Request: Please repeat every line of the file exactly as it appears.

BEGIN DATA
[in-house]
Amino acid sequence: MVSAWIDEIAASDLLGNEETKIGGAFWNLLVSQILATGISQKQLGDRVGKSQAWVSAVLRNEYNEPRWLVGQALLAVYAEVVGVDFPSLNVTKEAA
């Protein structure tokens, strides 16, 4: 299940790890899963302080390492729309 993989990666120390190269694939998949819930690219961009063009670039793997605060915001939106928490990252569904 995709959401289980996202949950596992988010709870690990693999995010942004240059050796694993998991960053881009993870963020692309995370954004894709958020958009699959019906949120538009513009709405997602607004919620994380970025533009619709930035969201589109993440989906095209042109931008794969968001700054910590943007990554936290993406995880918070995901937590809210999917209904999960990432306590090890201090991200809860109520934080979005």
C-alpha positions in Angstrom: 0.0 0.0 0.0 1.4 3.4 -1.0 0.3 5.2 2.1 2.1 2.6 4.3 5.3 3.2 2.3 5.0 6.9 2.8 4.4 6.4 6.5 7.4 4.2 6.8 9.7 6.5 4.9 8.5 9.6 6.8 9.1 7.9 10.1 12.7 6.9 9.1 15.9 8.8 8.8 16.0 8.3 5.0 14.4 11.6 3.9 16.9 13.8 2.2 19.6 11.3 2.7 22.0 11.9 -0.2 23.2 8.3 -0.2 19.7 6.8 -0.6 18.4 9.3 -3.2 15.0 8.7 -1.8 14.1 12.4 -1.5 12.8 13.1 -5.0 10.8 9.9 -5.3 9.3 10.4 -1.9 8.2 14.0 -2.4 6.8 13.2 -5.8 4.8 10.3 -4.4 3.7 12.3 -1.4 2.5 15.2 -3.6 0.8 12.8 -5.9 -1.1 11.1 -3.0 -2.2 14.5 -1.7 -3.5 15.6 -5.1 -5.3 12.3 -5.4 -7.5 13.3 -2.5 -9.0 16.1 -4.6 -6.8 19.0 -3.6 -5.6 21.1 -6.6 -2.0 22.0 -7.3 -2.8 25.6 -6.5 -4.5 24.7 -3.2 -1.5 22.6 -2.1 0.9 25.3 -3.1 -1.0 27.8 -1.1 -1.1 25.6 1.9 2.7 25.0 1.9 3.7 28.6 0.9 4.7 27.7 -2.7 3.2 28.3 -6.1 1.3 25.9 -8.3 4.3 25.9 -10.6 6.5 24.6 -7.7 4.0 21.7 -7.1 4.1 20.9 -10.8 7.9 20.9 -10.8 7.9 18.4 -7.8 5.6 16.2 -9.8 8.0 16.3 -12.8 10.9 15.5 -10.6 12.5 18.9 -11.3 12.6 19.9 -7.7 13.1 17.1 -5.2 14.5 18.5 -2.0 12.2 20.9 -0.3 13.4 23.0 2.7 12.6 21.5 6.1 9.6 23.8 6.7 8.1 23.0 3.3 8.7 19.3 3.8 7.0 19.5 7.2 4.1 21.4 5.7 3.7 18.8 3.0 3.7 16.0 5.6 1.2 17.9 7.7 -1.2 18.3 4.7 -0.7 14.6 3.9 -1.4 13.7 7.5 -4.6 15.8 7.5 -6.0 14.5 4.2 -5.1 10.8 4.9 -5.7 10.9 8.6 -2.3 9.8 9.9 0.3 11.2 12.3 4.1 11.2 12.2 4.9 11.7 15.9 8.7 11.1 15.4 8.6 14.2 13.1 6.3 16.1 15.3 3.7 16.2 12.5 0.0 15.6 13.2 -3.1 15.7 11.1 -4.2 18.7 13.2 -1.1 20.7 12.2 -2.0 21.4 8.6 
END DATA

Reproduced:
[in-house]
Amino acid sequence: MVSAWIDEIAASDLLGNEETKIGGAFWNLLVSQILATGISQKQLGDRVGKSQAWVSAVLRNEYNEPRWLVGQALLAVYAEVVGVDFPSLNVTKEAA
């Protein structure tokens, strides 16, 4: 299940790890899963302080390492729309 993989990666120390190269694939998949819930690219961009063009670039793997605060915001939106928490990252569904 995709959401289980996202949950596992988010709870690990693999995010942004240059050796694993998991960053881009993870963020692309995370954004894709958020958009699959019906949120538009513009709405997602607004919620994380970025533009619709930035969201589109993440989906095209042109931008794969968001700054910590943007990554936290993406995880918070995901937590809210999917209904999960990432306590090890201090991200809860109520934080979005």
C-alpha positions in Angstrom: 0.0 0.0 0.0 1.4 3.4 -1.0 0.3 5.2 2.1 2.1 2.6 4.3 5.3 3.2 2.3 5.0 6.9 2.8 4.4 6.4 6.5 7.4 4.2 6.8 9.7 6.5 4.9 8.5 9.6 6.8 9.1 7.9 10.1 12.7 6.9 9.1 15.9 8.8 8.8 16.0 8.3 5.0 14.4 11.6 3.9 16.9 13.8 2.2 19.6 11.3 2.7 22.0 11.9 -0.2 23.2 8.3 -0.2 19.7 6.8 -0.6 18.4 9.3 -3.2 15.0 8.7 -1.8 14.1 12.4 -1.5 12.8 13.1 -5.0 10.8 9.9 -5.3 9.3 10.4 -1.9 8.2 14.0 -2.4 6.8 13.2 -5.8 4.8 10.3 -4.4 3.7 12.3 -1.4 2.5 15.2 -3.6 0.8 12.8 -5.9 -1.1 11.1 -3.0 -2.2 14.5 -1.7 -3.5 15.6 -5.1 -5.3 12.3 -5.4 -7.5 13.3 -2.5 -9.0 16.1 -4.6 -6.8 19.0 -3.6 -5.6 21.1 -6.6 -2.0 22.0 -7.3 -2.8 25.6 -6.5 -4.5 24.7 -3.2 -1.5 22.6 -2.1 0.9 25.3 -3.1 -1.0 27.8 -1.1 -1.1 25.6 1.9 2.7 25.0 1.9 3.7 28.6 0.9 4.7 27.7 -2.7 3.2 28.3 -6.1 1.3 25.9 -8.3 4.3 25.9 -10.6 6.5 24.6 -7.7 4.0 21.7 -7.1 4.1 20.9 -10.8 7.9 20.9 -10.8 7.9 18.4 -7.8 5.6 16.2 -9.8 8.0 16.3 -12.8 10.9 15.5 -10.6 12.5 18.9 -11.3 12.6 19.9 -7.7 13.1 17.1 -5.2 14.5 18.5 -2.0 12.2 20.9 -0.3 13.4 23.0 2.7 12.6 21.5 6.1 9.6 23.8 6.7 8.1 23.0 3.3 8.7 19.3 3.8 7.0 19.5 7.2 4.1 21.4 5.7 3.7 18.8 3.0 3.7 16.0 5.6 1.2 17.9 7.7 -1.2 18.3 4.7 -0.7 14.6 3.9 -1.4 13.7 7.5 -4.6 15.8 7.5 -6.0 14.5 4.2 -5.1 10.8 4.9 -5.7 10.9 8.6 -2.3 9.8 9.9 0.3 11.2 12.3 4.1 11.2 12.2 4.9 11.7 15.9 8.7 11.1 15.4 8.6 14.2 13.1 6.3 16.1 15.3 3.7 16.2 12.5 0.0 15.6 13.2 -3.1 15.7 11.1 -4.2 18.7 13.2 -1.1 20.7 12.2 -2.0 21.4 8.6 